‘Basic security’ could have protected NHS from WannaCry

27 October 2017

NHS organisations affected by the WannaCry cyber attack earlier this year could have taken simple actions to protect themselves, an National Audit Office (NAO) report has said. 

The government spending watchdog said all the NHS organisations affected shared the same vulnerability, and that unpatched or unsupported versions of Windows operating systems had made them susceptible to ransomware attacks.

It also said taking action to manage their internet firewalls would have guarded against infections.

Head of hte NAO Amyas Morse said: “[WannaCry] was a relatively unsophisticated attack and could have been prevented by the NHS following basic IT security best practice.

“There are more sophisticated cyber threats out there than WannaCry so the Department [of Health] and the NHS need to get their act together to ensure the NHS is better protected against future attacks.”

The DoH said it has robust measures in place to protect against cyber attacks, and that it has taken further action to improve resilience since the WannaCry attack.

The NHS said lessons had been learnt from the incident that meant it could respond more effectively in the event of a future attack.

The NAO report said the attack disrupted at least 34% of trusts in England, but that the full extent of the disruption was still unkown. In total 37 NHS trusts in England were locked out of their systems and a further 44 reported disruptions. An additional 603 primary care and other NHS organisations, including 595 GP practices, were infected.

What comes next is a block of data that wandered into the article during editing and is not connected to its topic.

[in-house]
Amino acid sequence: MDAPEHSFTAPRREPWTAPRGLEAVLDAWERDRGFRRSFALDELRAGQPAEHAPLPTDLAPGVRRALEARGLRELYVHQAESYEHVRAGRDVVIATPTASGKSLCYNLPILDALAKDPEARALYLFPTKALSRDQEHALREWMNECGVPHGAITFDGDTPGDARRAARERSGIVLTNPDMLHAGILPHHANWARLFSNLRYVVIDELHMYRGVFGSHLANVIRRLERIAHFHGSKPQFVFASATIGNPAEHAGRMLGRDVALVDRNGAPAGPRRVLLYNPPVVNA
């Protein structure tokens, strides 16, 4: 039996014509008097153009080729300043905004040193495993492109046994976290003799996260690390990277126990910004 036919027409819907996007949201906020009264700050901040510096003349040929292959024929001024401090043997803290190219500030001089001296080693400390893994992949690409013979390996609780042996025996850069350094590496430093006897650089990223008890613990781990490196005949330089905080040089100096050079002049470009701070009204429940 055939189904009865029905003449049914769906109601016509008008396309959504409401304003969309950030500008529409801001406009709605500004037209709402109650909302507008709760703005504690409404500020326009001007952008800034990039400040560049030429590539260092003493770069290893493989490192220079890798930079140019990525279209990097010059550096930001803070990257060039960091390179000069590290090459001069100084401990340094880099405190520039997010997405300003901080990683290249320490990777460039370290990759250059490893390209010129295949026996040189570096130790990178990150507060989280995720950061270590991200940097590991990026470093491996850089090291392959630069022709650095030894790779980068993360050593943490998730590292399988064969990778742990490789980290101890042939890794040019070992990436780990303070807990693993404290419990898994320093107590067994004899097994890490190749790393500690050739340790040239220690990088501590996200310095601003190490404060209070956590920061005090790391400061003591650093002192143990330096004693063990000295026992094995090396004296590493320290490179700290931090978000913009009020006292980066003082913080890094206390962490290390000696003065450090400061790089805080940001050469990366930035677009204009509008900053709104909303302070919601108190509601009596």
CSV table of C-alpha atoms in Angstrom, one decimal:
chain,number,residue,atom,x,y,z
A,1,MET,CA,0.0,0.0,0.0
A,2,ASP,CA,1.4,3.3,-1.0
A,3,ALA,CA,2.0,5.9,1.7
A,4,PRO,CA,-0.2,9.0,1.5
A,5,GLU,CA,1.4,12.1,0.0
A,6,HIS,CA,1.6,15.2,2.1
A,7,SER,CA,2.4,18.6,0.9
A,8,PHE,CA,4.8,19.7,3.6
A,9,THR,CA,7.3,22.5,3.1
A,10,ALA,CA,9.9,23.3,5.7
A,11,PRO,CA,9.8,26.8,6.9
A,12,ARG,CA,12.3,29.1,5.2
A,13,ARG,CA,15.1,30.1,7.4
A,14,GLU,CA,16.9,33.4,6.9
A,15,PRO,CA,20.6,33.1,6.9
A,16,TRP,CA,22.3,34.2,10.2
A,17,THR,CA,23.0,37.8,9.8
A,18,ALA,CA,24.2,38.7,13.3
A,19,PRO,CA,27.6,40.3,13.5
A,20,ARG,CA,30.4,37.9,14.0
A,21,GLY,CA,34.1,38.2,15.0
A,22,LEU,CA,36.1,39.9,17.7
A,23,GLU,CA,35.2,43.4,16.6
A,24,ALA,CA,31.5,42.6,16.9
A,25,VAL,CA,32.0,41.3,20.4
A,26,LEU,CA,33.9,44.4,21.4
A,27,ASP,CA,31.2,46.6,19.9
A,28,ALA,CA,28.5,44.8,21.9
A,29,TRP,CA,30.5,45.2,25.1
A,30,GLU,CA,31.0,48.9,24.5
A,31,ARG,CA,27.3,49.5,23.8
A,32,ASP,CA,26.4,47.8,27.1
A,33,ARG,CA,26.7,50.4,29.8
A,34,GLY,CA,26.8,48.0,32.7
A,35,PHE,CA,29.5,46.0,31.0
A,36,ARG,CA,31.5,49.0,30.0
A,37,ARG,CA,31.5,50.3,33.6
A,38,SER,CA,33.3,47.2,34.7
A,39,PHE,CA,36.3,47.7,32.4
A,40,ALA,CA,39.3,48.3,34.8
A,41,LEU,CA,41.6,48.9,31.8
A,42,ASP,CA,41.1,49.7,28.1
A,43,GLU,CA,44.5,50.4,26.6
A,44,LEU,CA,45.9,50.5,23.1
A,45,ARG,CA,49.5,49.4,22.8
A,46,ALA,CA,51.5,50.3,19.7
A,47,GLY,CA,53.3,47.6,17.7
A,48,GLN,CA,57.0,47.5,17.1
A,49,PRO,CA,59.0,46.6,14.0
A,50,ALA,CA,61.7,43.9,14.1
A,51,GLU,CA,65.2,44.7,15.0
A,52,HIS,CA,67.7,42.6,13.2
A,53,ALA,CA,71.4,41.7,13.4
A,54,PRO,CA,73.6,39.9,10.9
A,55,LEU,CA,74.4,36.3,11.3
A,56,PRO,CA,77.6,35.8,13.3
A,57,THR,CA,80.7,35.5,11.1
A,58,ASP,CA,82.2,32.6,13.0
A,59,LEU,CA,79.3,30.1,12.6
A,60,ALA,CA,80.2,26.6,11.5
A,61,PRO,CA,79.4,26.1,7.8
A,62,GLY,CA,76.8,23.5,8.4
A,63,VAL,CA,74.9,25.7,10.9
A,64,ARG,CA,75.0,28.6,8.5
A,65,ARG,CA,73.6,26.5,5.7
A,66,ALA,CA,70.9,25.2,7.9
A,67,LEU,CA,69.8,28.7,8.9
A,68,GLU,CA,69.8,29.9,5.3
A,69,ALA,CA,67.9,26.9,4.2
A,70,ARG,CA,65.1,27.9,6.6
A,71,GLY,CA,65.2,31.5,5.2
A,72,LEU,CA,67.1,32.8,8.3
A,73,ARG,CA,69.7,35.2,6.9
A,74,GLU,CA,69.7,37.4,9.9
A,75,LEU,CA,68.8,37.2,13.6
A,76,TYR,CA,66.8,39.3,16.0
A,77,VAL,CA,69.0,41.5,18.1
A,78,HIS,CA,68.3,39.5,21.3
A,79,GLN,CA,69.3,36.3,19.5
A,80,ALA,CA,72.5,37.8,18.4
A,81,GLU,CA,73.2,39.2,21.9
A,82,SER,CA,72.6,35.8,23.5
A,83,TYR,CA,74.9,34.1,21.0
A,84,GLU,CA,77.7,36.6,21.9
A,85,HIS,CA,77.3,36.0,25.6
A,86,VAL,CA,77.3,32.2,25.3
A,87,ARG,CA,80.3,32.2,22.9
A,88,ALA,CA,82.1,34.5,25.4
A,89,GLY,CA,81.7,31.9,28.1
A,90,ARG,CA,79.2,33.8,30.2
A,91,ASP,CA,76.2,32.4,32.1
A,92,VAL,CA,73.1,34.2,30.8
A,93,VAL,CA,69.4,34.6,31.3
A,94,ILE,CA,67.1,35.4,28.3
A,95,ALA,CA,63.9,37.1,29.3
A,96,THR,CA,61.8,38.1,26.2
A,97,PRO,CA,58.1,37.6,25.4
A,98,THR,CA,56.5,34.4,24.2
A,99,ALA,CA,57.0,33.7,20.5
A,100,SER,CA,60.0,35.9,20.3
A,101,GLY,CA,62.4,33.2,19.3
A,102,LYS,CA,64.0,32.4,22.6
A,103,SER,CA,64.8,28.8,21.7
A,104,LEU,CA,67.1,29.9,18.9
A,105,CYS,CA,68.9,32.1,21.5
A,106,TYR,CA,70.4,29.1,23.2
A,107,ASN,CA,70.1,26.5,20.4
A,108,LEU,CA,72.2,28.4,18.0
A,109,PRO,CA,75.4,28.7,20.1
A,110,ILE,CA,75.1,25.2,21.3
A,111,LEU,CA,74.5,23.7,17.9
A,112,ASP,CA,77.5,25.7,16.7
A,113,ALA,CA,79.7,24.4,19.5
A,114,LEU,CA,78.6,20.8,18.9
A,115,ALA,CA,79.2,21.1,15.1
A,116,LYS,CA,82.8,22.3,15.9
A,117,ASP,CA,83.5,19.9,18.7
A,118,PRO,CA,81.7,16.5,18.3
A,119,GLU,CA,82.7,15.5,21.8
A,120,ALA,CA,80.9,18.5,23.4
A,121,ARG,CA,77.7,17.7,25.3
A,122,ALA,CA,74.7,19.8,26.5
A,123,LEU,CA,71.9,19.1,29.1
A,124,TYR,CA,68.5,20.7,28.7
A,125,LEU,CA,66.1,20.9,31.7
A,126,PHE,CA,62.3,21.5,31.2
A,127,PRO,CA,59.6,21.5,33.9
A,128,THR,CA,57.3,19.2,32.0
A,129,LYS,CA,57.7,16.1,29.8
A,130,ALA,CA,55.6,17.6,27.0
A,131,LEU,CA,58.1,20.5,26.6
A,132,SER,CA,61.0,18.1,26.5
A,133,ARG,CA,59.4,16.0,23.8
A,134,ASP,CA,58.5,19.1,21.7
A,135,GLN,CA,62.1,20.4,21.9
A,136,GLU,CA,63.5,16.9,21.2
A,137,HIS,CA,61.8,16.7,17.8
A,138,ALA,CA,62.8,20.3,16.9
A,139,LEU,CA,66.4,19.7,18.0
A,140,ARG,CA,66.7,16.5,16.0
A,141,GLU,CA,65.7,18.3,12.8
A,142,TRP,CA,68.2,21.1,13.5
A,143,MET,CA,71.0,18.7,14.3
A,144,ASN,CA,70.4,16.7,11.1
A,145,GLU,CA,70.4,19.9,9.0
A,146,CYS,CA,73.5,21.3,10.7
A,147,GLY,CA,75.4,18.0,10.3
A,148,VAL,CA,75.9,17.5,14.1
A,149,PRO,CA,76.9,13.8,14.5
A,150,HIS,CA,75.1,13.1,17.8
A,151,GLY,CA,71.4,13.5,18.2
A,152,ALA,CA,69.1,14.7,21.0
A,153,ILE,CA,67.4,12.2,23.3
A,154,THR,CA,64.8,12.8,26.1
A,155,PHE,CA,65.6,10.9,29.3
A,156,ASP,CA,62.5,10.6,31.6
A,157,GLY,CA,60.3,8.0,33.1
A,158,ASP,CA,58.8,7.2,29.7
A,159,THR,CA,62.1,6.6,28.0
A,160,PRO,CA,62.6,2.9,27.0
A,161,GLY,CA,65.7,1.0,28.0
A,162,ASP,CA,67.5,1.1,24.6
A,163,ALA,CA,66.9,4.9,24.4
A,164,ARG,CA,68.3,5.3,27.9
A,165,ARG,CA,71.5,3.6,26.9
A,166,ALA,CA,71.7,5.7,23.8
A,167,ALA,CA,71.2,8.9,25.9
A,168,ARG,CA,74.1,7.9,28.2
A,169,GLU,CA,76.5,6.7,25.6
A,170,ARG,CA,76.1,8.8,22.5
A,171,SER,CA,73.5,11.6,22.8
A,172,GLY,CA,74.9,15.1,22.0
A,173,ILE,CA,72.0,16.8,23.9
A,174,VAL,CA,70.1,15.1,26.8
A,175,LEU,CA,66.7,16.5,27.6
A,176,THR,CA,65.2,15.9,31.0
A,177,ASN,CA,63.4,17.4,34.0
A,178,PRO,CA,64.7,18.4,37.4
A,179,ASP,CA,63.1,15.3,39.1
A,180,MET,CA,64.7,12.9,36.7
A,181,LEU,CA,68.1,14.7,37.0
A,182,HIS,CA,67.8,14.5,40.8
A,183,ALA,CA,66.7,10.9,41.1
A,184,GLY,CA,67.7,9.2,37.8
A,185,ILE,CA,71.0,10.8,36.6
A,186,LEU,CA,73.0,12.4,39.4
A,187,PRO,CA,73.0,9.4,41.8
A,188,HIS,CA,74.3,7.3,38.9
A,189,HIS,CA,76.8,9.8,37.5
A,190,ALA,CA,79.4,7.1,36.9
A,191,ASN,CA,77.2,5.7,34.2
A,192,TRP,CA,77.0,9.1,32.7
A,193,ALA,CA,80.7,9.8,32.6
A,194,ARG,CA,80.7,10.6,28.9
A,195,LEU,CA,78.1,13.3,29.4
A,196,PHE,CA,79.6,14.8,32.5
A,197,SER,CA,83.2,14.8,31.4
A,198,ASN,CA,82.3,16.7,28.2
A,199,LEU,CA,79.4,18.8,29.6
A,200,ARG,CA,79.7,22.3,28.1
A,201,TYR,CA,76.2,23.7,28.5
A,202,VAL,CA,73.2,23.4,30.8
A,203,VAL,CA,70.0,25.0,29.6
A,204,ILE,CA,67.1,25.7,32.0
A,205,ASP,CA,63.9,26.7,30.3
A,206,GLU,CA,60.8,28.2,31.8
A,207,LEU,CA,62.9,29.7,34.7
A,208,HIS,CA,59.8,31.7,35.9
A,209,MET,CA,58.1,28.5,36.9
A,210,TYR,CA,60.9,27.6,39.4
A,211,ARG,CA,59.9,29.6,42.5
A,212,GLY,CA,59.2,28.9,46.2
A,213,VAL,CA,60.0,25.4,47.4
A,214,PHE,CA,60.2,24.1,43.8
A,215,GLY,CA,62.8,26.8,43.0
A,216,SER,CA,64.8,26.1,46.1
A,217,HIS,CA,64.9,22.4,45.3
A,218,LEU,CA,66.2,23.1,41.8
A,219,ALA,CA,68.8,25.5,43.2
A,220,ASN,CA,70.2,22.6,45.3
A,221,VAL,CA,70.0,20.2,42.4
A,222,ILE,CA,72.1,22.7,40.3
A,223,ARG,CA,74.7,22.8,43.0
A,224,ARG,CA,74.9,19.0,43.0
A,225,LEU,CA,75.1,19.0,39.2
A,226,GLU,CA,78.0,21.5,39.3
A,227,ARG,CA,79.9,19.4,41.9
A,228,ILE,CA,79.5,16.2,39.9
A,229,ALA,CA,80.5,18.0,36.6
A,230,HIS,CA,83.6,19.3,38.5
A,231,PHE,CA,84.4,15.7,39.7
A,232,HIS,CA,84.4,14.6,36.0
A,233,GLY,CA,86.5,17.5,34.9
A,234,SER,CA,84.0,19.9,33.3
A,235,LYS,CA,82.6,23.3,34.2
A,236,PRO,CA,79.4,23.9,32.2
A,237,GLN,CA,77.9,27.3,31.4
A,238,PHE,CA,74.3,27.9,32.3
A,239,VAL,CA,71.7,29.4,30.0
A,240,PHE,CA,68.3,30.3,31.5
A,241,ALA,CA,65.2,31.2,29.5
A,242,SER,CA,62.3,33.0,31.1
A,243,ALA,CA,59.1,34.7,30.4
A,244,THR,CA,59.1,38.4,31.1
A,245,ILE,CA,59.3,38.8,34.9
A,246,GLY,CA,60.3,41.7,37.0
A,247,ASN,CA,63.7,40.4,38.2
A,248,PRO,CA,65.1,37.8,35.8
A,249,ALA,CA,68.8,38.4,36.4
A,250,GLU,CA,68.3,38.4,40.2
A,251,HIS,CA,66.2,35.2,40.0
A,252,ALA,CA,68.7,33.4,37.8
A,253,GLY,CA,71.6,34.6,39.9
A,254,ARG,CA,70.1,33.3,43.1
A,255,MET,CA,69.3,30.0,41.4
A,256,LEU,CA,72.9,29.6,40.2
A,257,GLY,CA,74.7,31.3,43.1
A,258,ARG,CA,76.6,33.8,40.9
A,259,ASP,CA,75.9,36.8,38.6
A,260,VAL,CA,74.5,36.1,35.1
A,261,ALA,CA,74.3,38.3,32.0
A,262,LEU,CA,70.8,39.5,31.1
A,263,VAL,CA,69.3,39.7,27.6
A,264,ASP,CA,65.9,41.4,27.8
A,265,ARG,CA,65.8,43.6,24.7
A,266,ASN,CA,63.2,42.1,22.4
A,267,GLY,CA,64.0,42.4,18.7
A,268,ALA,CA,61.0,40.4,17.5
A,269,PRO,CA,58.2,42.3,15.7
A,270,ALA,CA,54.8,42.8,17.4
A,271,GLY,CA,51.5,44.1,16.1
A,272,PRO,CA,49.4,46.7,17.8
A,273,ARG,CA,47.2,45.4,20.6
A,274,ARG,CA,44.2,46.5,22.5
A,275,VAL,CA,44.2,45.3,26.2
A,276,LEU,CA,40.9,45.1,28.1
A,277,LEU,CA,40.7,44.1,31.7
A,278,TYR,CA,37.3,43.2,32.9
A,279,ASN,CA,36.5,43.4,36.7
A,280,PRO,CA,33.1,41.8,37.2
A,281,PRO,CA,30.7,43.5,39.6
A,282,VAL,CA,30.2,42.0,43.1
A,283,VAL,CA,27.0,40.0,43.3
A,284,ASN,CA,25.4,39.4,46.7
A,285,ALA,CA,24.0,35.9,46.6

NHS England said it had identified 6,912 appointments that had been cancelled because of the attack.

The report said DoH had been made aware of the rising risk of a cyber attack on the NHS a year before the WannaCry by a Care Quality Commission (CQC) report.

The NAO also said DoH did not know how prepared arm’s-length bodies were, including local healthcare organisations. The DoH and the cabinet office had plans in place to move away from vulnerable legacy IT systems, but before May's attack the DoH had no formal mechanism for assessing whether NHS organisations had complied with advice or guidance.

The NHS was also criticised for not rehearsing its response to a national cyber attack, and as a result during the WanaCry incident there were communication problems and it was not clear who should have lead the response.

No NHS trust paid the ransom, the report said.

In a statement posted on Twitter, a DoH spokesperson said: “Since May we have take further action to strengthen resilience including new, unannounced CQC cyber security inspections, £21m in funding to improve resilience in trauma centres, and enhanced guidance for trusts.”

Professor Keith McNeil, chief clinical information officer for health and care, said: “As the NAO report makes clear, no harm was caused to patients and there were no incidents of patient data being compromised or stolen. 

“Tried and tested emergency plans were activated quickly and our hard-working NHS staff went the extra mile to provide patient care, keeping the impact on NHS services and patients to a minimum.”

The WannaCry attack infected thousands of computers worldwide in May this year, locking the information on them and demanded a ransom from the victims for the release keys.

It is estimated around 250,000 computers were locked before a researcher inadvertently triggered a kill-switch stopping the spread of the attack.

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